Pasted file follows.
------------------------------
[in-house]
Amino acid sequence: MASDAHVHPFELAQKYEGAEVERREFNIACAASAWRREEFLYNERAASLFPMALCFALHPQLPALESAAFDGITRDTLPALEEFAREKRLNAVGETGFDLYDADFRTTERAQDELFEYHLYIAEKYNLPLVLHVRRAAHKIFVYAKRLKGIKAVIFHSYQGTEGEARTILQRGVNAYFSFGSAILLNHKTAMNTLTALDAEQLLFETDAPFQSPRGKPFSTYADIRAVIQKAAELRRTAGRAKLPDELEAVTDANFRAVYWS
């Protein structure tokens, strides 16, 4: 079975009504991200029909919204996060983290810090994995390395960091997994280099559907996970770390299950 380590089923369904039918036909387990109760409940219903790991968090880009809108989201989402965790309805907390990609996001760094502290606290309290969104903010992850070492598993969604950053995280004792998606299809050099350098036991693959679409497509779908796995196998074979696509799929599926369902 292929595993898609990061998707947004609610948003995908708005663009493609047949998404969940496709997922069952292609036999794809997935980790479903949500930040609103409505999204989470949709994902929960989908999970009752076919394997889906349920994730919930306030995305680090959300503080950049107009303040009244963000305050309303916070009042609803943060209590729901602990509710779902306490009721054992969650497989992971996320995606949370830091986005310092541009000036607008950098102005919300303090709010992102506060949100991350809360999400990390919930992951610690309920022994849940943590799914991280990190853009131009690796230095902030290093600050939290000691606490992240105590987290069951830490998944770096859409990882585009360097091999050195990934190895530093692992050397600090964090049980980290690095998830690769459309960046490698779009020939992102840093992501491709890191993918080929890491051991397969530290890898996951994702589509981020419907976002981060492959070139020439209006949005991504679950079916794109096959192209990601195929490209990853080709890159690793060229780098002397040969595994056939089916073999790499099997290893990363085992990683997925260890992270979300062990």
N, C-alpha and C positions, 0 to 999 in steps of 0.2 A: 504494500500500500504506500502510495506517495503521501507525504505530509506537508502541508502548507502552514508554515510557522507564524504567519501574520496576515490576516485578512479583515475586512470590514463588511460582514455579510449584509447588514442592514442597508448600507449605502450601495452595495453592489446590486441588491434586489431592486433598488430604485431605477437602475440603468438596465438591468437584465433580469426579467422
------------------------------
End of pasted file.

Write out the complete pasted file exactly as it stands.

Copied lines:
[in-house]
Amino acid sequence: MASDAHVHPFELAQKYEGAEVERREFNIACAASAWRREEFLYNERAASLFPMALCFALHPQLPALESAAFDGITRDTLPALEEFAREKRLNAVGETGFDLYDADFRTTERAQDELFEYHLYIAEKYNLPLVLHVRRAAHKIFVYAKRLKGIKAVIFHSYQGTEGEARTILQRGVNAYFSFGSAILLNHKTAMNTLTALDAEQLLFETDAPFQSPRGKPFSTYADIRAVIQKAAELRRTAGRAKLPDELEAVTDANFRAVYWS
């Protein structure tokens, strides 16, 4: 079975009504991200029909919204996060983290810090994995390395960091997994280099559907996970770390299950 380590089923369904039918036909387990109760409940219903790991968090880009809108989201989402965790309805907390990609996001760094502290606290309290969104903010992850070492598993969604950053995280004792998606299809050099350098036991693959679409497509779908796995196998074979696509799929599926369902 292929595993898609990061998707947004609610948003995908708005663009493609047949998404969940496709997922069952292609036999794809997935980790479903949500930040609103409505999204989470949709994902929960989908999970009752076919394997889906349920994730919930306030995305680090959300503080950049107009303040009244963000305050309303916070009042609803943060209590729901602990509710779902306490009721054992969650497989992971996320995606949370830091986005310092541009000036607008950098102005919300303090709010992102506060949100991350809360999400990390919930992951610690309920022994849940943590799914991280990190853009131009690796230095902030290093600050939290000691606490992240105590987290069951830490998944770096859409990882585009360097091999050195990934190895530093692992050397600090964090049980980290690095998830690769459309960046490698779009020939992102840093992501491709890191993918080929890491051991397969530290890898996951994702589509981020419907976002981060492959070139020439209006949005991504679950079916794109096959192209990601195929490209990853080709890159690793060229780098002397040969595994056939089916073999790499099997290893990363085992990683997925260890992270979300062990």
N, C-alpha and C positions, 0 to 999 in steps of 0.2 A: 504494500500500500504506500502510495506517495503521501507525504505530509506537508502541508502548507502552514508554515510557522507564524504567519501574520496576515490576516485578512479583515475586512470590514463588511460582514455579510449584509447588514442592514442597508448600507449605502450601495452595495453592489446590486441588491434586489431592486433598488430604485431605477437602475440603468438596465438591468437584465433580469426579467422